A founder of the Bay Area Figurative School of painting, David Park was leader and teacher in the circle of artists, including Richard Diebenkorn and Elmer Bischoff, who both incorporated and rebelled against Abstract Expressionism as taught by Willem DeKooning and Mark Rothko.
Of Park, author Thomas Albright wrote: "His attempt to forge a new figurative art from the slags of Abstract Expressionism opened up challenges enough to occupy artists in the Bay Area and elsewhere for years to come" ("Art in San Francisco Bay Area" 62).
Some of his colleagues were shocked by Park's methods of excessive use of house paint with the theory that his forms would grow out of the medium. He also violated prevailing attitudes about the picture plane by putting his figures radically forward along the edge of the canvas and running a diagonal line such as a fence in opposition.
He was born in Boston and came West to live with an artist aunt, Edith Truesdell, because his failure to graduate from high school was embarrassing to his Unitarian minister father in his circle of well-bred friends. With his aunt's encouragement, Park attended the Otis Art Institute in Los Angeles from 1928 to 1929, but dropped out of school, and in the 1930s worked as a stonecutter for Robert Stackpool and for the Federal Arts Project.
By 1935, he was achieving recognition as an artist and had his first one-man show at the San Francisco Museum of Art. His painting at this time featured musicians and dancers in a hard, dry, distorted scale, and toward the end of the decade, became increasingly cubist in style.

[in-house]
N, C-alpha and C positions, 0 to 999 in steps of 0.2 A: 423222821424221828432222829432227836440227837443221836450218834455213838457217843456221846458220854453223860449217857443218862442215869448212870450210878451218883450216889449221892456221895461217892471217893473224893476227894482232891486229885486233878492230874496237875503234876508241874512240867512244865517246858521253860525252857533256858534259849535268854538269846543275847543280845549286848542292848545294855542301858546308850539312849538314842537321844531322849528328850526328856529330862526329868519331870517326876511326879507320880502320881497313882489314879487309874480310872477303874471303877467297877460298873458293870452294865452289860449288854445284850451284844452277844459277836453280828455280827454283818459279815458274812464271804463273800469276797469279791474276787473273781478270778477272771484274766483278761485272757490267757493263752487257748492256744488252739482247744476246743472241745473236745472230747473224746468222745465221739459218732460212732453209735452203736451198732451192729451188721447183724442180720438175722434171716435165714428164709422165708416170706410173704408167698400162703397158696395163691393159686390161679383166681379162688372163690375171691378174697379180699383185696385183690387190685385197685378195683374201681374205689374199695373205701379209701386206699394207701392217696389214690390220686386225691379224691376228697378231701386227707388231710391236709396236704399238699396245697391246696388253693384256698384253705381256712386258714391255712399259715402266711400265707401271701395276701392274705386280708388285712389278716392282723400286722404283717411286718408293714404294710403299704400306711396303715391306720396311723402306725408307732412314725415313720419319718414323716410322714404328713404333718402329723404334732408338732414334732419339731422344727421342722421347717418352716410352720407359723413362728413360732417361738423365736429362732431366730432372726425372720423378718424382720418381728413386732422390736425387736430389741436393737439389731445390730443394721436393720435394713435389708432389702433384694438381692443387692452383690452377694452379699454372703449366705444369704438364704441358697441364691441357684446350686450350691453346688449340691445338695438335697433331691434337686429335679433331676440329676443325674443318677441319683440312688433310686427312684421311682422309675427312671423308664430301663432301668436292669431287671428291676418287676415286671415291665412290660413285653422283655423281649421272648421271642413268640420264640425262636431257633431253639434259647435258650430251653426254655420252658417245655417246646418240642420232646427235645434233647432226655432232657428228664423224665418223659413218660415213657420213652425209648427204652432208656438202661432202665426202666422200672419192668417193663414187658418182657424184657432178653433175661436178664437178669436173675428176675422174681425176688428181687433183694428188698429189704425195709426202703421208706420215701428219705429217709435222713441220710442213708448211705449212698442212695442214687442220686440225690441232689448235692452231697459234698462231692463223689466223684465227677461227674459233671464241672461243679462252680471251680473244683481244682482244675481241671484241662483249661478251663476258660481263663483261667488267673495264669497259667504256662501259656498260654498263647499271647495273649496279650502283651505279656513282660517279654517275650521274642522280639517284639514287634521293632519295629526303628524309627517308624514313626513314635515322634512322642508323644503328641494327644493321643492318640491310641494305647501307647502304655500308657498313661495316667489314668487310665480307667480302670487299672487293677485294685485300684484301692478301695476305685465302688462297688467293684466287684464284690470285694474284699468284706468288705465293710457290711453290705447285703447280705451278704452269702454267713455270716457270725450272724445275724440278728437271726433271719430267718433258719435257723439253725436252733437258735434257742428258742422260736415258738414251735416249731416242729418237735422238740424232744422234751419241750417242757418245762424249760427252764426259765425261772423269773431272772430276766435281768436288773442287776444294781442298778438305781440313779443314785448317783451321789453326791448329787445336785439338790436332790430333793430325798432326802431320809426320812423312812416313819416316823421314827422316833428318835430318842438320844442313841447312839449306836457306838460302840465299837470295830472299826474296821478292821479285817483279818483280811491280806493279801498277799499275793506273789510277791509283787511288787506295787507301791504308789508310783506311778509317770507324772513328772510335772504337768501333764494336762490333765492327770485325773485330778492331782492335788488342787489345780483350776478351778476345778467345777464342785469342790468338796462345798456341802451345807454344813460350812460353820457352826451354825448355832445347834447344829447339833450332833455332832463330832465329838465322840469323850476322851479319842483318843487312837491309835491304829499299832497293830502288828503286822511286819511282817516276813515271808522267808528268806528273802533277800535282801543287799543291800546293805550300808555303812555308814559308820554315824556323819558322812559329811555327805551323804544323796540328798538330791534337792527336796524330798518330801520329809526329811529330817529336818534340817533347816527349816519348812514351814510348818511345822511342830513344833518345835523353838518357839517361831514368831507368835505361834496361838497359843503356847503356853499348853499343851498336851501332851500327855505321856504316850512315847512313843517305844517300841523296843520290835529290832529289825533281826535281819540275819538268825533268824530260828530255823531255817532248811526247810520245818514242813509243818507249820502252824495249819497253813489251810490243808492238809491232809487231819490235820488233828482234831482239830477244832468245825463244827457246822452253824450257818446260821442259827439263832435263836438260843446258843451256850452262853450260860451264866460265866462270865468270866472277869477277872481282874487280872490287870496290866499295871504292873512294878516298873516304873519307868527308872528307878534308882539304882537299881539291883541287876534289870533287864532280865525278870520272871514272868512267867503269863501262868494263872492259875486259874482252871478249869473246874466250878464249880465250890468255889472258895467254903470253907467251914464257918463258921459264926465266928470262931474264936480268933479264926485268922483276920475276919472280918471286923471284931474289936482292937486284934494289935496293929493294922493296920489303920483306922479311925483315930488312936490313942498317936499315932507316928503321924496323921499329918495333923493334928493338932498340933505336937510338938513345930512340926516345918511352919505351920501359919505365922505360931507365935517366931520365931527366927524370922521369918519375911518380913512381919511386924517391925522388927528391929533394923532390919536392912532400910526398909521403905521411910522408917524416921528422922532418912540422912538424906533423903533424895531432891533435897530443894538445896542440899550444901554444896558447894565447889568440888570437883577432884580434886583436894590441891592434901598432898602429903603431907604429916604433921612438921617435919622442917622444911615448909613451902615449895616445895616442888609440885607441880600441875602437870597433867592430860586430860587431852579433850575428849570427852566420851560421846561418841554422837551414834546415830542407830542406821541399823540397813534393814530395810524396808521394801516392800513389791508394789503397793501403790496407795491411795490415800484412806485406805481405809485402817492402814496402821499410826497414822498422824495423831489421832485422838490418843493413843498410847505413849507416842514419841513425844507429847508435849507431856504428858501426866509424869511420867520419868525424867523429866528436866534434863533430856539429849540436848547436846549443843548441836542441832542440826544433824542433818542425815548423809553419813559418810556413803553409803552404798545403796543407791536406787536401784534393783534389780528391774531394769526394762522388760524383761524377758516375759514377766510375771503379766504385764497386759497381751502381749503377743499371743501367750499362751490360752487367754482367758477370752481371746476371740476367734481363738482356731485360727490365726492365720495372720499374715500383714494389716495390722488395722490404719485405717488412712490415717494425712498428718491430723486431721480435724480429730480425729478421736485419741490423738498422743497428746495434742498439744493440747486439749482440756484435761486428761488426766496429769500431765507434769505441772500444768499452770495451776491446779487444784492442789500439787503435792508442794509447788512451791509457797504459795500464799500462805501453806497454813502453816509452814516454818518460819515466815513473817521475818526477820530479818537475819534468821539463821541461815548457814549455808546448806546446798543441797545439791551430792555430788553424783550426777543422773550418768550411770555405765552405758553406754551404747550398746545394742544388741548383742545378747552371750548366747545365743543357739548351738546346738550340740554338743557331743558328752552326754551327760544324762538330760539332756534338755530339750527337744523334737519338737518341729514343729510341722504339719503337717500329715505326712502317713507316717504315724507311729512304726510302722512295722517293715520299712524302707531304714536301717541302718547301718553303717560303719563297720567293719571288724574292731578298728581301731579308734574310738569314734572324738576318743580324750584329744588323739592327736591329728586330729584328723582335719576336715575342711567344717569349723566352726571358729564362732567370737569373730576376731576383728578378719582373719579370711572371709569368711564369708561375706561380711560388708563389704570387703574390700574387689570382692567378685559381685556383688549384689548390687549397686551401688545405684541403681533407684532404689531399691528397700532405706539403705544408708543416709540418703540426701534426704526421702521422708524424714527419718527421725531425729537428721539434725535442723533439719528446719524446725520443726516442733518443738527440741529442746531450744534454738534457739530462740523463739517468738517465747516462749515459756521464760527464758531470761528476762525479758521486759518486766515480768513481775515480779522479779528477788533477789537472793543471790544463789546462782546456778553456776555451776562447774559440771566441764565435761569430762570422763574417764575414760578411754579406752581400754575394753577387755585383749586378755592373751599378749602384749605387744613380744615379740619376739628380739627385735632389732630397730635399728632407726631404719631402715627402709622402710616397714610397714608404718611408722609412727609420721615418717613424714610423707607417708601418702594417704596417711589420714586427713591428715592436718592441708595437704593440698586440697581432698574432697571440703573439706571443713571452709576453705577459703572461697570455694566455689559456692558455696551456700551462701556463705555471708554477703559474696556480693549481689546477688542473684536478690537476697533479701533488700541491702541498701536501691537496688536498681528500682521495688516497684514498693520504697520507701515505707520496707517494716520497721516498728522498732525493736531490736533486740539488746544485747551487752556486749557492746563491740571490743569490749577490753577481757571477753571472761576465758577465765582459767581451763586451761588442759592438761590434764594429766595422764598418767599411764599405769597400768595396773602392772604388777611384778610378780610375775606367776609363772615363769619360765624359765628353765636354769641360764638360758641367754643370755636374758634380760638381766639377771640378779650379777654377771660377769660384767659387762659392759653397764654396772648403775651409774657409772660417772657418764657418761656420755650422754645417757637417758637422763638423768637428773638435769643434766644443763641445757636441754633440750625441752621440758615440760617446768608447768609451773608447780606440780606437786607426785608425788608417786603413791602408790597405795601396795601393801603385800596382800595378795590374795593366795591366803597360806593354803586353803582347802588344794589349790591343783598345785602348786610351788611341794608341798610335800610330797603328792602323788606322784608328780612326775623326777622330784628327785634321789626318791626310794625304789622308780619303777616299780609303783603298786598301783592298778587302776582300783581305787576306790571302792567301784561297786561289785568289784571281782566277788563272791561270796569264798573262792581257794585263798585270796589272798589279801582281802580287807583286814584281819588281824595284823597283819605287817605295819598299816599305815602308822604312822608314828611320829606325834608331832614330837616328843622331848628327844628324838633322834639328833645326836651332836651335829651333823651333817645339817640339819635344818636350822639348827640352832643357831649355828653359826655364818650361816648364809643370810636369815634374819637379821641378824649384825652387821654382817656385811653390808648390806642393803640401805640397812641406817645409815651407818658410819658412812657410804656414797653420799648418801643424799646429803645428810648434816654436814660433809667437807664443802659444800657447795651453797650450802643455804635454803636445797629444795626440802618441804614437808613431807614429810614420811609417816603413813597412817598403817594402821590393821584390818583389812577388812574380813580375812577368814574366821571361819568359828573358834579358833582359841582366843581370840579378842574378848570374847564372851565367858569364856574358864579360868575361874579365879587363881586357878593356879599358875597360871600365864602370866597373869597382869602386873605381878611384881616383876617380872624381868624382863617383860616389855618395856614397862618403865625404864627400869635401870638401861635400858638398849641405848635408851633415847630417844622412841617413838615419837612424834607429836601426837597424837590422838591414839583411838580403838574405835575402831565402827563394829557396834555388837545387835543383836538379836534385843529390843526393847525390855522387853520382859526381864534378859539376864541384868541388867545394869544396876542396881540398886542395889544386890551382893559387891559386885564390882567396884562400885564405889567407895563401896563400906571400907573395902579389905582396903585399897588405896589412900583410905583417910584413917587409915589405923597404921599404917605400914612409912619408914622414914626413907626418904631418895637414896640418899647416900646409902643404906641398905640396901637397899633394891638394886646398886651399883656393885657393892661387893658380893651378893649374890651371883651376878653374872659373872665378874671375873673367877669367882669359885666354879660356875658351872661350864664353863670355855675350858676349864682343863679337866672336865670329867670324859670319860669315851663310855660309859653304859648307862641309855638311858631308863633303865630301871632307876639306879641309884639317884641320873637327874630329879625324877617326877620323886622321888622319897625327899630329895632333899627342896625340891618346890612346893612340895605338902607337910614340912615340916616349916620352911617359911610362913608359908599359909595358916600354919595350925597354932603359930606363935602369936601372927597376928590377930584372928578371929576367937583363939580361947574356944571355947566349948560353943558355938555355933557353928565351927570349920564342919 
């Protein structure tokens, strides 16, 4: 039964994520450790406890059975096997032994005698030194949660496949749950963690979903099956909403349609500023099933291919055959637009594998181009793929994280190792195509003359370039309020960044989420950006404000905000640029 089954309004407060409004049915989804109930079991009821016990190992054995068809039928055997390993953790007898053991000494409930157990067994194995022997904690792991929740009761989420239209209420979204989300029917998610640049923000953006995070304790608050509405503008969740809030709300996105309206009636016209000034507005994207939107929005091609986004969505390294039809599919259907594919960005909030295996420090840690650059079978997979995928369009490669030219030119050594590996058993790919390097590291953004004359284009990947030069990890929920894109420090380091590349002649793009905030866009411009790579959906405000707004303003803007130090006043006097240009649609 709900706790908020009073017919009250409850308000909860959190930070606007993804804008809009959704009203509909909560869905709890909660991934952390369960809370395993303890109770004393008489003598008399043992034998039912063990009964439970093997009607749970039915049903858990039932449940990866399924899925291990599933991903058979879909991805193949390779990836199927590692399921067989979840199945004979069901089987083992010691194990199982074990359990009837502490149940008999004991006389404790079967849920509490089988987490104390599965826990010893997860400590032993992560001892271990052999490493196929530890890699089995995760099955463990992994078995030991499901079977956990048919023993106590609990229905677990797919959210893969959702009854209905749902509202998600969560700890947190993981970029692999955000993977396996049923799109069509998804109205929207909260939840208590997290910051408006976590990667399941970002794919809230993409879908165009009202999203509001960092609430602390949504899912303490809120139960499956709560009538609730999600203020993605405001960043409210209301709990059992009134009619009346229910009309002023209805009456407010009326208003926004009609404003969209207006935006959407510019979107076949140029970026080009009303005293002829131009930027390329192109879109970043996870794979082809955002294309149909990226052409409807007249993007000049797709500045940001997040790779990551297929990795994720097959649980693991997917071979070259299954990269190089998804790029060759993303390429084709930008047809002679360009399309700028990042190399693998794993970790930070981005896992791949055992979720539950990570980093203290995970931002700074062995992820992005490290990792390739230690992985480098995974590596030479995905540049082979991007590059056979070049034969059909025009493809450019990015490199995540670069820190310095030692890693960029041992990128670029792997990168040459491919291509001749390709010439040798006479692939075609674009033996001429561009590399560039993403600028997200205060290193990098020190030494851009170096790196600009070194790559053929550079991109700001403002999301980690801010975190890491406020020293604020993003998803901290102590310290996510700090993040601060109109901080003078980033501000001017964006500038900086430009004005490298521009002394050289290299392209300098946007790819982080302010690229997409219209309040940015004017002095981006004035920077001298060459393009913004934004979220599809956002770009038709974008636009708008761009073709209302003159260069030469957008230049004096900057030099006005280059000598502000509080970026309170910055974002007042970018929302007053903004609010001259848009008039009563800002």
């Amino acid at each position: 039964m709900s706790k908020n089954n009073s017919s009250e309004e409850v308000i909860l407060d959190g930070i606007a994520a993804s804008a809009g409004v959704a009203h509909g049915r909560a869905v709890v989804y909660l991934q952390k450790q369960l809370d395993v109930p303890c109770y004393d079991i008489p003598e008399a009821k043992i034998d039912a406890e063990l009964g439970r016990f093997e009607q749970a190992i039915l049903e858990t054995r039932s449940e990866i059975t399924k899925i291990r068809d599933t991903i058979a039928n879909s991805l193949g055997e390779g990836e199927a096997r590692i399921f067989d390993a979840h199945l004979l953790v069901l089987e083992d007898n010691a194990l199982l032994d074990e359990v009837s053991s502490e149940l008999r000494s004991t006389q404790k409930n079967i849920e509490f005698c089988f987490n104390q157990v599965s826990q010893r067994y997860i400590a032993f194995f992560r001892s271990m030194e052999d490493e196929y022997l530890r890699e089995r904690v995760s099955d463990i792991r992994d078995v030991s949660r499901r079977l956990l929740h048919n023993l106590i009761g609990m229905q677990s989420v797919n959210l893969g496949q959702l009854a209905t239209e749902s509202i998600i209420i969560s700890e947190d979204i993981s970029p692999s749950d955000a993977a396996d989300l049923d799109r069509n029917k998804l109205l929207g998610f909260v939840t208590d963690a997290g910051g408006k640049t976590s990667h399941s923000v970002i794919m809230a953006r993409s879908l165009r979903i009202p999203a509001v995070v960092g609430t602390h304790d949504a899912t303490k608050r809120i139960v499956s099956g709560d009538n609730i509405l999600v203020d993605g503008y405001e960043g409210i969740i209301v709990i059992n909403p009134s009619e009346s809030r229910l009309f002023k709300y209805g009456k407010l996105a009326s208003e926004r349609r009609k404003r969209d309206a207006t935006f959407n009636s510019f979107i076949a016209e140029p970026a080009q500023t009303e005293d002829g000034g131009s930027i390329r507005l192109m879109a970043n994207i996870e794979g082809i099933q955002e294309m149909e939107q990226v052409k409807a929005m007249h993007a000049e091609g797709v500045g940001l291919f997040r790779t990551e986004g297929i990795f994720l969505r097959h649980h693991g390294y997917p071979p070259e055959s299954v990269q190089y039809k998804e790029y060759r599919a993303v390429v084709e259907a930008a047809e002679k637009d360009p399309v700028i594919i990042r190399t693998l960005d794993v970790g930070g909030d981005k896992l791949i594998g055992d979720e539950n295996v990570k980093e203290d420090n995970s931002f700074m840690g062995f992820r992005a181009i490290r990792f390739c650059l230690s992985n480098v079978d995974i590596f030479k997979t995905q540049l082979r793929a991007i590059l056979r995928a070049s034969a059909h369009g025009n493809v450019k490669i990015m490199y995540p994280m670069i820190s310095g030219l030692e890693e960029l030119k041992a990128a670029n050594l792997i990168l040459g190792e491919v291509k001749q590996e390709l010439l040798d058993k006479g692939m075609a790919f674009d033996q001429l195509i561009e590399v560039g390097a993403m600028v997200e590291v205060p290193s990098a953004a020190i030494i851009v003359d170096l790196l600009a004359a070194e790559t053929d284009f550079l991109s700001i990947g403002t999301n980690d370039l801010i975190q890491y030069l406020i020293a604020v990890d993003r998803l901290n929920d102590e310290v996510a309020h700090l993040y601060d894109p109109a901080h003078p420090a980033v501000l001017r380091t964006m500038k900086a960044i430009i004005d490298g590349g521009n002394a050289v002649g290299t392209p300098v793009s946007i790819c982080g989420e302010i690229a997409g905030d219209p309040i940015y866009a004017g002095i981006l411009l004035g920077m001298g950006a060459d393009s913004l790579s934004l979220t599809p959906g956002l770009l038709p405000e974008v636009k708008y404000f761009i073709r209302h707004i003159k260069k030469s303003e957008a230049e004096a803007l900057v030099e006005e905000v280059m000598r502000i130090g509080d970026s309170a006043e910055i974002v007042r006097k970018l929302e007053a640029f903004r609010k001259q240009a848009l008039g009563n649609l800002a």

He returned to Boston where he taught at a girls' school but moved back to California in 1941. He spent the war years working nights in a cable factory in Emoryville, and in 1944 began part-time teaching at the California School of Fine Arts, a job he subsequently resigned out of protest when his friend Hassel Smith was dropped from the faculty. By this time Park's work was smaller and more subdued with figures presented like pieces of jig-saw puzzles.
In 1955, he joined the art department at the University of California, and he and his wife Lydia bought a house in the Berkeley hills. During this time his painting was freed from the constrictions of his mosaic-like compositions, and gave the appearance of his figures being able to move and breathe. With restlessness and seeming lack of resolve, these figures expressed his horror at being constrained or fenced in.
He died in 1960 from cancer at the age of forty nine. The last year of his life, his frail health had kept him from doing the large-scale painting that he liked, and he changed to smaller works on paper with gouache, often focusing on the studio nude.
Thomas Albright, Art in the San Francisco Bay Area, 1945-1980